Announcement of Public Workshop, "Examining Health Care Competition" ("Health Care Workshop") Project No. P13-1207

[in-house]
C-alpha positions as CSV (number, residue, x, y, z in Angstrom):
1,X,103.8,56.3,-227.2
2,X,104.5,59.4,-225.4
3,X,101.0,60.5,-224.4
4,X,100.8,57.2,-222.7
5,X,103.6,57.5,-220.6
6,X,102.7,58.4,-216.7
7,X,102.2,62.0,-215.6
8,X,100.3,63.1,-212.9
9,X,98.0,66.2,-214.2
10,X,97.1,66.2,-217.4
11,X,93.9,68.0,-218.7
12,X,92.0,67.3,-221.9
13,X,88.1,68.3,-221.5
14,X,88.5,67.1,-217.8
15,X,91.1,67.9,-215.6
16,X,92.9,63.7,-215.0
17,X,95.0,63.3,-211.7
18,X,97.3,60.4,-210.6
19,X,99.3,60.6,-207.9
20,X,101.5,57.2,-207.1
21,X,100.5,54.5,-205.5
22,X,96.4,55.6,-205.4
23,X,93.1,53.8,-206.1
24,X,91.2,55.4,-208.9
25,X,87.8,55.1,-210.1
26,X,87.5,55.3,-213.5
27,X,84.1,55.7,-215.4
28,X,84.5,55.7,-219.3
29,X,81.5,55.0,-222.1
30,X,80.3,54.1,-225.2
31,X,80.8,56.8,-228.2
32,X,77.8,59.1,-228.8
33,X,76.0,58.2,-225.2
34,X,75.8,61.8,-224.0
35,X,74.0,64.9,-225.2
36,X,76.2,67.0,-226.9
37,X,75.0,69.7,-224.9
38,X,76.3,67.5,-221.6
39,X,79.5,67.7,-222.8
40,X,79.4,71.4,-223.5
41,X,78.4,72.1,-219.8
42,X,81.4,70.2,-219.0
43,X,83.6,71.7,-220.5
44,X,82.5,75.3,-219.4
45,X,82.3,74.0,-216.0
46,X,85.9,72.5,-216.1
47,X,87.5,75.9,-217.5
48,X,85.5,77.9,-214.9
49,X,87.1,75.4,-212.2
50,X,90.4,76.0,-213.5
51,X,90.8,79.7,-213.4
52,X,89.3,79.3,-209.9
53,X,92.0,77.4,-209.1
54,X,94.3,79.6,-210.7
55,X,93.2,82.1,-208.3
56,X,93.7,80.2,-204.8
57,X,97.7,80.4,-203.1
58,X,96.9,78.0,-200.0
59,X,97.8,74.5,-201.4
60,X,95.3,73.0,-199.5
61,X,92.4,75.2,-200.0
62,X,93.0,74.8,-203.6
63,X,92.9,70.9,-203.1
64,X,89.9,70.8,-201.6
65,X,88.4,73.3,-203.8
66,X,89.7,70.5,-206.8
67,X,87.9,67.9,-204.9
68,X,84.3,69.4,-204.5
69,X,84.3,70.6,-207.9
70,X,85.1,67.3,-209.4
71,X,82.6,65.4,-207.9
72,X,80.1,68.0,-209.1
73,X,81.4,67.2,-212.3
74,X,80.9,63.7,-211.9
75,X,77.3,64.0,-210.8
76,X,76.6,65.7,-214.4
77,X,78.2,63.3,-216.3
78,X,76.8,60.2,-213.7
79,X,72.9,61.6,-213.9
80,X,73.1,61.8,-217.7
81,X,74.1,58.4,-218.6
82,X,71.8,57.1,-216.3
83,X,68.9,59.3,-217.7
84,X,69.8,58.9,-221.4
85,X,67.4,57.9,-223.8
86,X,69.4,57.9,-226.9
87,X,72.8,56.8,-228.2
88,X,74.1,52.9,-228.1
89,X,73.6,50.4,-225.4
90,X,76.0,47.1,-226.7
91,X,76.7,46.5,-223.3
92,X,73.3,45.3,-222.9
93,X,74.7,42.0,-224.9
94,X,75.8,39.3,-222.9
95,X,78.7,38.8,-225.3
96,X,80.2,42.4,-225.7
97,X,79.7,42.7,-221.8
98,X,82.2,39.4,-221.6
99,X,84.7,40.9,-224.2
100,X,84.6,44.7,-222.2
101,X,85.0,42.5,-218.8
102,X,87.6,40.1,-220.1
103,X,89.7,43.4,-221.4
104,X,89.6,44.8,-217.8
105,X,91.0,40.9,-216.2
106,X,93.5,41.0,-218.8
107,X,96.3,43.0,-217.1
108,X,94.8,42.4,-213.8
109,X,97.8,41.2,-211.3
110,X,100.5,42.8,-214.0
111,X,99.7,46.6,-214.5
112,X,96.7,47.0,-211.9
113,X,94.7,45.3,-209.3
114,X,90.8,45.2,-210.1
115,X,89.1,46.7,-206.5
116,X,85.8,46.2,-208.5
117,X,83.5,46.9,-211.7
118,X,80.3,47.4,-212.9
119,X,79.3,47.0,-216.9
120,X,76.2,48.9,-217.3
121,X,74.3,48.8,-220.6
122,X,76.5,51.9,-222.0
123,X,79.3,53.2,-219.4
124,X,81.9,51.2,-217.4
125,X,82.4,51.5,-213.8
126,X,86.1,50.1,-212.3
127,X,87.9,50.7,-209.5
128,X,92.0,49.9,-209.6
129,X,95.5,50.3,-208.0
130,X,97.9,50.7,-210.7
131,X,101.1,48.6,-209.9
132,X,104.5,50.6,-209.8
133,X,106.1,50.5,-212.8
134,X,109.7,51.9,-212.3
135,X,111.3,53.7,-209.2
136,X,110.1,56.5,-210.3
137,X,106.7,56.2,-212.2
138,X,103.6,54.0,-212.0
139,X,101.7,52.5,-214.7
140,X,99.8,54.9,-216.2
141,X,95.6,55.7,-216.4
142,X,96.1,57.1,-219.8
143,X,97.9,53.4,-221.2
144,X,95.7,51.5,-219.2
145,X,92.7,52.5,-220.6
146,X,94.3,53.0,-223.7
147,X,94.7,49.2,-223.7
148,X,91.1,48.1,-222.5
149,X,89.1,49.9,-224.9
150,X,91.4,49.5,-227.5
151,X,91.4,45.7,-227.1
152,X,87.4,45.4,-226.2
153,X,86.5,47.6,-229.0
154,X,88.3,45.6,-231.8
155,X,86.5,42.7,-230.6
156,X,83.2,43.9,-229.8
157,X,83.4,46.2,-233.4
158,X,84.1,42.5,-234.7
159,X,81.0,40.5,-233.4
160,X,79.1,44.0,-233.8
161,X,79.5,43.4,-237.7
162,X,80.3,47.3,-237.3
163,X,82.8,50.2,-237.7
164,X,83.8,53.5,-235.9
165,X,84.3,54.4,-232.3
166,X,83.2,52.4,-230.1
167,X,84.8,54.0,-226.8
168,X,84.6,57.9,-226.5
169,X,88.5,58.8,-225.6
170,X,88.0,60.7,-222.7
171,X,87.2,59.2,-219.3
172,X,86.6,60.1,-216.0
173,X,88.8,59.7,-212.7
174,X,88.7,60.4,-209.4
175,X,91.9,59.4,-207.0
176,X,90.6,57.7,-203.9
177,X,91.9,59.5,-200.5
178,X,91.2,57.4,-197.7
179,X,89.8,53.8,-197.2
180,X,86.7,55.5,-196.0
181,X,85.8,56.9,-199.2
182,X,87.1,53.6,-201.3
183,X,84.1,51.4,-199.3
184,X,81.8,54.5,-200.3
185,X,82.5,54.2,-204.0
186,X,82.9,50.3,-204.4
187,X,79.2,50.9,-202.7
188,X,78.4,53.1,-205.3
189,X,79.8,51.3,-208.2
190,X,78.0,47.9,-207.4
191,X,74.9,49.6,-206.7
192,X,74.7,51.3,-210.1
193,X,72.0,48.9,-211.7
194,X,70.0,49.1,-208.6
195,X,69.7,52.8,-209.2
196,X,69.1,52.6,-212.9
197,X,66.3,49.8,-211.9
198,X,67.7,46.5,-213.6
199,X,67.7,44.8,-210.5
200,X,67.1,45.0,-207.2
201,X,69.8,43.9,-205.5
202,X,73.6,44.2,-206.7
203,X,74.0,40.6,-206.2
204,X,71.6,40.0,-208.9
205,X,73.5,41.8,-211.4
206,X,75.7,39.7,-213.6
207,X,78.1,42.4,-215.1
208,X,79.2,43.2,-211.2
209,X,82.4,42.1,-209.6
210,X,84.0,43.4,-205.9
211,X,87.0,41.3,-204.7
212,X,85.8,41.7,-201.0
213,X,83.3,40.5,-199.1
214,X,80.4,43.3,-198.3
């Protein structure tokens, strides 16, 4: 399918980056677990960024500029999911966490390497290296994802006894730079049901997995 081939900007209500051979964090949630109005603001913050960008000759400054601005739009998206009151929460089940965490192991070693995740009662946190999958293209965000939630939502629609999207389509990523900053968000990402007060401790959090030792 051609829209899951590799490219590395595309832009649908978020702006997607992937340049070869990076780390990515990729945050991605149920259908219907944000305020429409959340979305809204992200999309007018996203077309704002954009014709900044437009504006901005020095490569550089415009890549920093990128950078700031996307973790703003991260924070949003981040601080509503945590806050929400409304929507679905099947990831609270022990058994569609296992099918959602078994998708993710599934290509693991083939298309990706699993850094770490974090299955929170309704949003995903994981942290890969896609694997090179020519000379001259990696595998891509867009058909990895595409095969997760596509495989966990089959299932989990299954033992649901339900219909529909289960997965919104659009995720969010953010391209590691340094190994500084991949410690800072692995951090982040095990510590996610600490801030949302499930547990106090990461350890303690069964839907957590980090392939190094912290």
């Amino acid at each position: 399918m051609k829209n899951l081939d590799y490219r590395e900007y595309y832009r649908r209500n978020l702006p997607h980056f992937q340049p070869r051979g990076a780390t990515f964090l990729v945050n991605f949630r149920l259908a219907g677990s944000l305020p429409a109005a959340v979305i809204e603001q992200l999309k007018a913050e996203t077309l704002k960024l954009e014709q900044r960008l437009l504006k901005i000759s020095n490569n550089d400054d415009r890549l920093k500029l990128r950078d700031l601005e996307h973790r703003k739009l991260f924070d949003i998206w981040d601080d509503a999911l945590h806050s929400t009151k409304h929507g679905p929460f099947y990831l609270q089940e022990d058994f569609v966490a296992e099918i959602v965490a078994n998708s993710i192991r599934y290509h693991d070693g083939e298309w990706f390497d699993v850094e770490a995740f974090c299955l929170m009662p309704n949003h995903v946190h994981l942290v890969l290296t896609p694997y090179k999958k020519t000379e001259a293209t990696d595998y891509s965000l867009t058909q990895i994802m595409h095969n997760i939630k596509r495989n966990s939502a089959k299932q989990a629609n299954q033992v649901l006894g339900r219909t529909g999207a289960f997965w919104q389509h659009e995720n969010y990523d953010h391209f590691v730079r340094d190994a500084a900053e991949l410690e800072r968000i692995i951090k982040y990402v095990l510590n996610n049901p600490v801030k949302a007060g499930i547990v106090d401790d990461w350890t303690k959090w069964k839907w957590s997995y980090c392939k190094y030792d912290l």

My organization is a nonprofit professional business league for holistically trained nutrition professionals, the National Association of Nutrition Professionals (www.nanp.org). We carefully monitor the quality of the education our student and professional members obtain by requiring strict adherence to our educational standards. We offer Board Certification in Holistic Nutrition, and our process closely mirrors that used by similar nutrition and dietetic associations, including the Academy of Nutrition & Dietetics (AND). While the AND requires a formal education in nutrition, the passing of their Board Exam, and the completion of the registration process, our organization follows a similar process. In order for a member to become, "Board Certified in Holistic Nutrition" he/she must: - meet our professional member requirements, which includes graduation from an approved nutrition education program, a license in an allied health profession, or graduation from an accredited college/university in a nutrition-related field of study; - pass our Board Exam; - successfully complete our credentialing process, which includes consulting the National Practitioner Data Bank for reports of misconduct, malpractice, etc. Additionally, our members' Scope of Practice and Code of Ethics (which they must agree to and sign prior to joining our association) can be found at http://nanp.org/code-of-ethics. For several years now, the AND has deliberately targeted the nutrition industry (they have identified the NANP as representing a direct threat in the marketplace) in an attempt to own titles related to the word, "nutrition." This is evidenced in the change of the association's name from the American Dietetic Association to the Academy of Nutrition and Dietetics a few years ago, as well as encouraging their members to now refer to themselves as, "dietitian nutritionists." Similar to the NANP, the AND is a membership association. They offer a private credential of "Registered Dietitian," for which the association is attempting to obtain broad scale and governmental recognition as the ONLY credible credential for the provision of nutrition services to the American public. At the state level, this association has worked diligently to establish licensing bills that not only preclude other qualified professionals from the practice of nutrition, but that also make the practice criminal, with the inclusion of heavy fines and even jail time. While licensure is not in itself a bad idea, the parameters should not be focused on the eligibility of only one credential. There are many valid and highly effective methods of nutritional intervention. The thought that only one approach - which is a one-size-fits-all perspective -- is the singular method nutrition professionals should be allowed to utilize is not only naïve, it is dangerous and misleading to the public. The health of the American population is worse than it has ever been. Now is not the time to limit access to nutrition professionals to just one segment of this profession. Now is the time to open access to all qualified nutrition professionals, so that our nation's health issues can be addressed using a multifaceted approach.